Tag: Employment

Employer-Based Health Insurance: “Job Lock” Is Not the Problem, “Insurance Lock” Is »

Over at The Incidental Economist, Austin Frakt is publishing an interesting series on “job lock”. This is the idea that, because most of us get our health benefits from our employers, we are “locked” into jobs we don’t like because they offer benefits which we do like (or need). We get our health benefits...
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A Snapshot of the Health Care Workforce »

How is the health care workforce changing under Obamacare? This month’s jobs report from the Bureau of Labor Statistics gives us a snapshot of employment in health care versus the rest of the economy. The table below shows the details. Despite the widely touted notion that Obamacare is putting hospitals out of business, hospital...
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The Double Faustian Minimum Wage Bargain of 2007 »

In an ordinary Faustian bargain, a mortal sells his (or her) soul to an incarnation of the Devil in exchange for worldly power. However, in 2007 an extraordinary double Faustian bargain took place, in which, in effect, Lucifer and Mephistopheles both gave up their own souls, in exchange for the other’s. In 2006, Democrats...
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Krugman: “Why aren’t wages going up?” »

In his New York Times column yesterday, Princeton economist Paul Krugman argues that unprecedented extended unemployment benefits can’t have been the cause of the unprecedented average duration of unemployment during the “Great Recession.” He reasons, “If unemployment is high because people are unwilling to work, reducing the supply of labor, why aren’t wages going...
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The Failure of the “War on Poverty” in One Picture »

Source of chart: Jonathan Hoenig (@JonathanHoenig), Chicago, IL, based on U.S. Census data The poverty rate in the United States fell by half from 1950 to the start of the “War on Poverty.” And it was on track to continue falling. But after the “War on Poverty” programs kicked in, the poverty rate has...
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Retiring Teacher Seniority in California? »

California is legendary for its protection of unionized teachers. But if a new measure makes it onto the November ballot, voters would decide whether California teachers would have to bank on more than seniority to keep their jobs. Matt David of StudentsFirst submitted the measure to the Secretary of State last month, where it’s awaiting...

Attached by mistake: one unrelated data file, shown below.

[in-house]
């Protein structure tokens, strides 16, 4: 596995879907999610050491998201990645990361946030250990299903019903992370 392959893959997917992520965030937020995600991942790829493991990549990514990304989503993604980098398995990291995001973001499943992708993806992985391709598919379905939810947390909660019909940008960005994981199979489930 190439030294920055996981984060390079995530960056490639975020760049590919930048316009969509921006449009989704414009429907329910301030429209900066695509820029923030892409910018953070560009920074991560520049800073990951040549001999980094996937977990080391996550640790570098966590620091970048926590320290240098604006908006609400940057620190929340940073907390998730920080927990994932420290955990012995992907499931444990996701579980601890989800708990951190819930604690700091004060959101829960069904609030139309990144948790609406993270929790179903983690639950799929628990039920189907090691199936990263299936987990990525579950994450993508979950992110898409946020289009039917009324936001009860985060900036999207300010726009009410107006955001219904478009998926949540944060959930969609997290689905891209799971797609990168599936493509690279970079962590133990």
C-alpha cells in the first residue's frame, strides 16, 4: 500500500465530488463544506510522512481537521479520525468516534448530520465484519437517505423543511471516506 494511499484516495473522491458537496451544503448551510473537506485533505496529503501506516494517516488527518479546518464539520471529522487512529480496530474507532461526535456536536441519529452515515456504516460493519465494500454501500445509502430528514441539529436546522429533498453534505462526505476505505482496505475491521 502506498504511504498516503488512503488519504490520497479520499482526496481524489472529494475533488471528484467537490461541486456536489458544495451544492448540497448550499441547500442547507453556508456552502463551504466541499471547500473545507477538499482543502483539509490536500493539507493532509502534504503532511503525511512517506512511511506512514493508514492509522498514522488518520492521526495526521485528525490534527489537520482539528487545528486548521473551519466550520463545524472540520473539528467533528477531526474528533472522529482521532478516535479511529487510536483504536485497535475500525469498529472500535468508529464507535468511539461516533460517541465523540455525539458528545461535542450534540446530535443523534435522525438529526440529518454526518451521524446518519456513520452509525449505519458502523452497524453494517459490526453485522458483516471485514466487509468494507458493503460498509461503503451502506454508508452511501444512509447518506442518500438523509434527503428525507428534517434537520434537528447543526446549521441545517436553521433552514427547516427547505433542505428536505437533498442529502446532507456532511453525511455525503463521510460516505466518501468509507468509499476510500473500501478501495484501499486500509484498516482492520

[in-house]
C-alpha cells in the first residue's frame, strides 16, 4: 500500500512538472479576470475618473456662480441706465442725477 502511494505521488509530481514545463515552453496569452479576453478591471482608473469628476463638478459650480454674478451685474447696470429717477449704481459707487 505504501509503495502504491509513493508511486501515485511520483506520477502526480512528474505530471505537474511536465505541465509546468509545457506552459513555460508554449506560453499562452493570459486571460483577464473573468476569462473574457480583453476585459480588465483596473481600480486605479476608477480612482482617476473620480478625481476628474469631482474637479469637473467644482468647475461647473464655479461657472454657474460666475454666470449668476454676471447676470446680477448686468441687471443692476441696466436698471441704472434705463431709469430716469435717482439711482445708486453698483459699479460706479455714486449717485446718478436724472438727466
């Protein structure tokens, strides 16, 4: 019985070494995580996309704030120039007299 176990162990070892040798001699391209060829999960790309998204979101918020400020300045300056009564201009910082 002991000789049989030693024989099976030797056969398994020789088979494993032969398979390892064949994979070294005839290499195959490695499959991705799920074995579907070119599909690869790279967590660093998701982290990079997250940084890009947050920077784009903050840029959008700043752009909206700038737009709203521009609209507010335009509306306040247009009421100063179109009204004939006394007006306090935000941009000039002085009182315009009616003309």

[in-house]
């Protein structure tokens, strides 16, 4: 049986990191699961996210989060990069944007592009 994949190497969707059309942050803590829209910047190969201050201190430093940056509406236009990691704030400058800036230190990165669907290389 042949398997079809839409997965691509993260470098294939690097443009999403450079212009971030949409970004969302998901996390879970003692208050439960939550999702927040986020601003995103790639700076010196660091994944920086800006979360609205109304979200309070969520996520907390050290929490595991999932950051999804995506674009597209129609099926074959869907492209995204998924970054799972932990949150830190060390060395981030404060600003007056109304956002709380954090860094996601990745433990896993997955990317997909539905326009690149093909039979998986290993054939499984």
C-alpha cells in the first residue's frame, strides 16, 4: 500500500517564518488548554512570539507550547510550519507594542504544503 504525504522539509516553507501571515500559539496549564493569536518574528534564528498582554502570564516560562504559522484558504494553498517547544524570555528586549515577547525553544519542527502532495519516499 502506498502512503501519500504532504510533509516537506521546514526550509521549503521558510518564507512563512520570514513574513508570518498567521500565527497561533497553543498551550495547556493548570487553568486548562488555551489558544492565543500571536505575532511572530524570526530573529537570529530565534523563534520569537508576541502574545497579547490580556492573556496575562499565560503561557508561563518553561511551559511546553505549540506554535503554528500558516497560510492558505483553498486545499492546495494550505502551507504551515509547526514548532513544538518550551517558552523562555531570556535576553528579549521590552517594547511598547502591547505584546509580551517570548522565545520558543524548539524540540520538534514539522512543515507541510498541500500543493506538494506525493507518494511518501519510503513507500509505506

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New Year’s Revolution »

Millennials, already disproportionately suffering under the enduring Great Recession, likely have a bleak 2014 in store. Millennials suffer unemployment rates 50% higher than their elders. When you add in those working part-time while looking for full-time work, that already-high figure doubles. And half of last year’s college graduates work in jobs that don’t require...
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Eliminate Long-Term Unemployment Compensation »

Unless Congress decides to extend it, long-term unemployment compensation will expire on December 28. Unemployment compensation has typically been available for up to 26 weeks of unemployment, but has been extended during the past recession to up to 99 weeks. When you pay people to be unemployed, then not surprisingly, you get more unemployed...
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“Job Lock” from Employer-Based Health Benefits: What Should Government Do? »

Back in 1993, the economists Jonathan Gruber and Brigitte C. Madrian highlighted the problem of “job lock,” a consequence of employer-based health benefits. Job lock referred to the fact that the U.S. Internal Revenue Code does not tax employees’ health benefits if they are provided through employers’ group plans. However, if employers gave the...
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A Chance to End the Great Recession »

It is elementary economics that subsidizing an activity encourages it to expand, while taxing an activity encourages it to shrink. Unemployment benefits subsidize unemployment and are paid for, sooner or later, by taxes on employment. The natural result is more unemployment and less employment. The current “Great Recession” has only been the second worst...
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